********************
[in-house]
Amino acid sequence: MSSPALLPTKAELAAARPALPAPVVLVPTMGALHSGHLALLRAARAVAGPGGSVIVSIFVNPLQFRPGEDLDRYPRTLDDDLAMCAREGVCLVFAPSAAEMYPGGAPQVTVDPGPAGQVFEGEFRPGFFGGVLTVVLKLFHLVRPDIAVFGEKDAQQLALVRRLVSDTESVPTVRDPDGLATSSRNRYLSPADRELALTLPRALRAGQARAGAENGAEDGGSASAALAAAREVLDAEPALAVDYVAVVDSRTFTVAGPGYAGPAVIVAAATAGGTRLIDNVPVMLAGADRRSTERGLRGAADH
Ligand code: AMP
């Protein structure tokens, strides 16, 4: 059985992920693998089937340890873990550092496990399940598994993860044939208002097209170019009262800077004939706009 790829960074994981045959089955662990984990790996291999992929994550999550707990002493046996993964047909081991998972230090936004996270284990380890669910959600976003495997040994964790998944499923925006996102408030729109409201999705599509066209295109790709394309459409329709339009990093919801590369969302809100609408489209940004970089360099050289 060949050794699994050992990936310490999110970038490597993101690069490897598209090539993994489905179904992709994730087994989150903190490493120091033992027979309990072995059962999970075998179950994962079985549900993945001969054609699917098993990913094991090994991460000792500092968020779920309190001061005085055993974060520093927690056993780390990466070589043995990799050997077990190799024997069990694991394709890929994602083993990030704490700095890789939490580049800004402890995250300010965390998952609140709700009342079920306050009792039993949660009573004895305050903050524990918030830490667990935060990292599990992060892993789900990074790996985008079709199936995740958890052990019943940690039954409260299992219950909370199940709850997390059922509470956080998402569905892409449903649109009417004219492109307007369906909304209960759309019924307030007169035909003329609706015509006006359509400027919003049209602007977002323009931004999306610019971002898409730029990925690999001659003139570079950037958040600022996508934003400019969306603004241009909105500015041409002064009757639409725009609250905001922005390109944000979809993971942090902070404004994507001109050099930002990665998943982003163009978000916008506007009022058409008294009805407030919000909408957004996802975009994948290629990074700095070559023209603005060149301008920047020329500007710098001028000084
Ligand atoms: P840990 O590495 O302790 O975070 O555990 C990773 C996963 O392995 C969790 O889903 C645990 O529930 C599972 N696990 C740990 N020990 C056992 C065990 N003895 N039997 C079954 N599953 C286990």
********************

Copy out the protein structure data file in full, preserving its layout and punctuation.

[in-house]
Amino acid sequence: MSSPALLPTKAELAAARPALPAPVVLVPTMGALHSGHLALLRAARAVAGPGGSVIVSIFVNPLQFRPGEDLDRYPRTLDDDLAMCAREGVCLVFAPSAAEMYPGGAPQVTVDPGPAGQVFEGEFRPGFFGGVLTVVLKLFHLVRPDIAVFGEKDAQQLALVRRLVSDTESVPTVRDPDGLATSSRNRYLSPADRELALTLPRALRAGQARAGAENGAEDGGSASAALAAAREVLDAEPALAVDYVAVVDSRTFTVAGPGYAGPAVIVAAATAGGTRLIDNVPVMLAGADRRSTERGLRGAADH
Ligand code: AMP
């Protein structure tokens, strides 16, 4: 059985992920693998089937340890873990550092496990399940598994993860044939208002097209170019009262800077004939706009 790829960074994981045959089955662990984990790996291999992929994550999550707990002493046996993964047909081991998972230090936004996270284990380890669910959600976003495997040994964790998944499923925006996102408030729109409201999705599509066209295109790709394309459409329709339009990093919801590369969302809100609408489209940004970089360099050289 060949050794699994050992990936310490999110970038490597993101690069490897598209090539993994489905179904992709994730087994989150903190490493120091033992027979309990072995059962999970075998179950994962079985549900993945001969054609699917098993990913094991090994991460000792500092968020779920309190001061005085055993974060520093927690056993780390990466070589043995990799050997077990190799024997069990694991394709890929994602083993990030704490700095890789939490580049800004402890995250300010965390998952609140709700009342079920306050009792039993949660009573004895305050903050524990918030830490667990935060990292599990992060892993789900990074790996985008079709199936995740958890052990019943940690039954409260299992219950909370199940709850997390059922509470956080998402569905892409449903649109009417004219492109307007369906909304209960759309019924307030007169035909003329609706015509006006359509400027919003049209602007977002323009931004999306610019971002898409730029990925690999001659003139570079950037958040600022996508934003400019969306603004241009909105500015041409002064009757639409725009609250905001922005390109944000979809993971942090902070404004994507001109050099930002990665998943982003163009978000916008506007009022058409008294009805407030919000909408957004996802975009994948290629990074700095070559023209603005060149301008920047020329500007710098001028000084
Ligand atoms: P840990 O590495 O302790 O975070 O555990 C990773 C996963 O392995 C969790 O889903 C645990 O529930 C599972 N696990 C740990 N020990 C056992 C065990 N003895 N039997 C079954 N599953 C286990």